Posted by debito on October 3rd, 2010
Hi Blog. Have just finished giving a presentation and partaking in a PhD workshop at the University of British Columbia (getting ready for those sucked all the time out of blogging, sorry). But we have some updates to some recent posts on how Immigration (and extensions thereof) is treating people crossing borders and afterwards. Sendaiben and MB comment:
September 29, 2010
Just came back through Narita and gave my usual calm and friendly rant to the immigration officer (she wasn’t particularly impressed -got a very curt “if you don’t comply you can’t come in”). Fair enough.
I then had a thought. The re-entry permit holder line anywhere I’ve been has been by far the shortest. I have never had to wait more than a minute or so, unlike the Japanese citizens who often have long lines (and let’s not talk about the tourist lines, which are often pretty bad). I can also take my family through with me (even though they have Japanese passports) and save them time standing in line too.
If you think of the re-entry line as a VIP line that requires additional security (fingerprints), does that not make the whole thing easier to swallow? After all, it’s not such a big deal, is it? It’s not worth getting het up about every single time we come back into the country, is it?
Sadly, that doesn’t work for me, however much I would like it to. I really dislike the policy, which seems pointless and needlessly offensive to me.
I will keep complaining, although I make sure I do so in a calm and friendly manner (the immigration officers on the desks didn’t make the rules, so there is no point being hostile to them). However, as public servants, they should know how the public feels about the policies they carry out: thus it is my right to talk about it in a calm and reasonable way
Ironically it is this more than anything else which is pushing me to naturalize: I don’t need the grief every time I come home. What does everyone else think?
MB adds what happens once within the pale:
July 14, 2010
It seems that Narita cops still practice racial profiling even after all the protests lodged at their office in Narita…this is sad because it shows we foreigners count like zero.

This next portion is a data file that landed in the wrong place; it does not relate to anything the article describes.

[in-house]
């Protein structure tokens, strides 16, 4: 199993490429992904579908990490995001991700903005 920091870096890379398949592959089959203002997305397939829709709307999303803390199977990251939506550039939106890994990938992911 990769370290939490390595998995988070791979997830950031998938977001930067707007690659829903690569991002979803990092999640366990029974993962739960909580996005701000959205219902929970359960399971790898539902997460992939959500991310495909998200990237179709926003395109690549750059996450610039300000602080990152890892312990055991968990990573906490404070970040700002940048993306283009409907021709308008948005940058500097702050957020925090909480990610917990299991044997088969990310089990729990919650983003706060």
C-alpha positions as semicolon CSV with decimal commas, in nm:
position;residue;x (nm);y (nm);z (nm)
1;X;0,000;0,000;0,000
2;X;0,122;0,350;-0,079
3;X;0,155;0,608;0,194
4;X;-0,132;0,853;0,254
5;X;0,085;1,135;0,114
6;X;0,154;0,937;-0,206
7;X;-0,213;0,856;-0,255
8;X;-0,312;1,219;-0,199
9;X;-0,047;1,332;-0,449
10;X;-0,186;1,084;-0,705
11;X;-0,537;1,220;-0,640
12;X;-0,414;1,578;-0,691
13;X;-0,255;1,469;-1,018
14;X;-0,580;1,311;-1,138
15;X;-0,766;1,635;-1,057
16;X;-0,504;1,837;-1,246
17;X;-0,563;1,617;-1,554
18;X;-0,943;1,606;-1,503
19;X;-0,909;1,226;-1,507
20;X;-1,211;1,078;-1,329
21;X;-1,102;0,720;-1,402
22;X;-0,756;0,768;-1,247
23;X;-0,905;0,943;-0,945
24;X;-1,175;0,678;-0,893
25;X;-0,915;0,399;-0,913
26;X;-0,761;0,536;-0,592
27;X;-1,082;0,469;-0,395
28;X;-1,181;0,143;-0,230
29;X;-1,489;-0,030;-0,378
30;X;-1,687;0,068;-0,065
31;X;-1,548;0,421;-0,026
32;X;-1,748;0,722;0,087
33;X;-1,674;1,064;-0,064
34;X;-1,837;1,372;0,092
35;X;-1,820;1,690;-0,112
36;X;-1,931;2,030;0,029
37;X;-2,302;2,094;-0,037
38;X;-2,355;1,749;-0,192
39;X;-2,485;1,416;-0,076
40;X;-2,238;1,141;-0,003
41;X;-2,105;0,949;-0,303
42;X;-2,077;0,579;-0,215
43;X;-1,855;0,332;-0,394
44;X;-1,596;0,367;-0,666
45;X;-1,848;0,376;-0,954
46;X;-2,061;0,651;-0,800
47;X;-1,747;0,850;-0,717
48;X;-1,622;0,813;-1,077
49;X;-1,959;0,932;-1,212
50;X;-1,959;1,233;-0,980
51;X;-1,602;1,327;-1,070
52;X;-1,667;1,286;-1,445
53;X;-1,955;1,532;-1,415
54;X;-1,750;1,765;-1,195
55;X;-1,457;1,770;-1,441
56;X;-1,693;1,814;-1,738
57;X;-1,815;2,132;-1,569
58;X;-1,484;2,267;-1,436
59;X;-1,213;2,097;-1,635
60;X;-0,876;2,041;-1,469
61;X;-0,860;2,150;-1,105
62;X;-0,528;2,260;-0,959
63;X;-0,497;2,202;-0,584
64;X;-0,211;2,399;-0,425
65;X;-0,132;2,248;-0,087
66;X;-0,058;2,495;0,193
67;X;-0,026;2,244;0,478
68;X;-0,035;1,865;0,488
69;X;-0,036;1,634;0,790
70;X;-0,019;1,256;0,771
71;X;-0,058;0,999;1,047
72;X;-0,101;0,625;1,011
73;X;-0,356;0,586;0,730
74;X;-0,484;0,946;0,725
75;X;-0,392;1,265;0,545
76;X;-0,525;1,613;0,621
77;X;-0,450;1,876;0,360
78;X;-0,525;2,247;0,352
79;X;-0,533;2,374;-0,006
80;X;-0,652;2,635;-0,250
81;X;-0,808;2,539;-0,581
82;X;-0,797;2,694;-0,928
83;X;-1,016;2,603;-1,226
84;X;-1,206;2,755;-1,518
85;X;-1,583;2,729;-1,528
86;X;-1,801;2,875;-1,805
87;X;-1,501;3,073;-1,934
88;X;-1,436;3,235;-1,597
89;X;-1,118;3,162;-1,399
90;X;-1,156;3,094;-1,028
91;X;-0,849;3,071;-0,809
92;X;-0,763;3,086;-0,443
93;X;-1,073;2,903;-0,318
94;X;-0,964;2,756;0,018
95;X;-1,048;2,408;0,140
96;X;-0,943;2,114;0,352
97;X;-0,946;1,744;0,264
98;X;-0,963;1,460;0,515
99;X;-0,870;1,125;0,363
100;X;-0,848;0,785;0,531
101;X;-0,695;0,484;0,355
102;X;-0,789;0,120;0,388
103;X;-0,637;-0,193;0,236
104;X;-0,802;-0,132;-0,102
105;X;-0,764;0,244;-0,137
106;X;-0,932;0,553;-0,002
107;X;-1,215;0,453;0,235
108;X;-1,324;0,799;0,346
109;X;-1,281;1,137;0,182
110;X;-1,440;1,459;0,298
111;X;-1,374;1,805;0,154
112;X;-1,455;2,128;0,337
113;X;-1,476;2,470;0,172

I frequently use Narita and to say the truth this was the first time I saw this bad practice at work. Hearsay is one thing, seeing something with your eyes is very different and I have to be honest to say that I got angry.
In the open space just before the Narita Express entrance two policemen
had stopped two people and were asking them various things.
Those two people of course were also showing their passports. They were foreigners. At that point I took one picture. I thought to myself, “Well, they will also stop Japanese….”. So I purposedly waited nearby to see what the two cops would do next.
When I saw that the next people they stopped were foreigners too I began to feel angry. Welcome to Japan.
Then, after these two people the policemen stopped another couple of…. foreigners.
All of this lasted like 30 minutes and they only stopped foreigners (all white, no asians etc.).
I also walked around to see if they stopped me but they didn’t. Maybe I look “mendokusai” ? One of the two cops looked at me after I was staring him for a long time but he didn’t make any move. The pattern I noticed is:
- white only
- two people for two cops
- tourist looking type
- normal looking person (with this I mean
those people they stopped were not really “suspicious” looking !!)
The cops always asked for:
and, this is interesting, I also noticed that in all three cases they talked to their targets for a while, THEN, when they were about to let them go, they asked again, casually, for some last thing (which I couldn’t hear). I am curious to know what it was…
The pattern was something like: “Thanks, now you may go. (then with a surprised face) Ah…I forgot to ask….”
I really do hope they also start stopping anybody not only practice dummies. This practice doesn’t make me feel safer at all, instead it makes me think of all those people that just pass through Narita without any fear to be stopped by these robo-cops.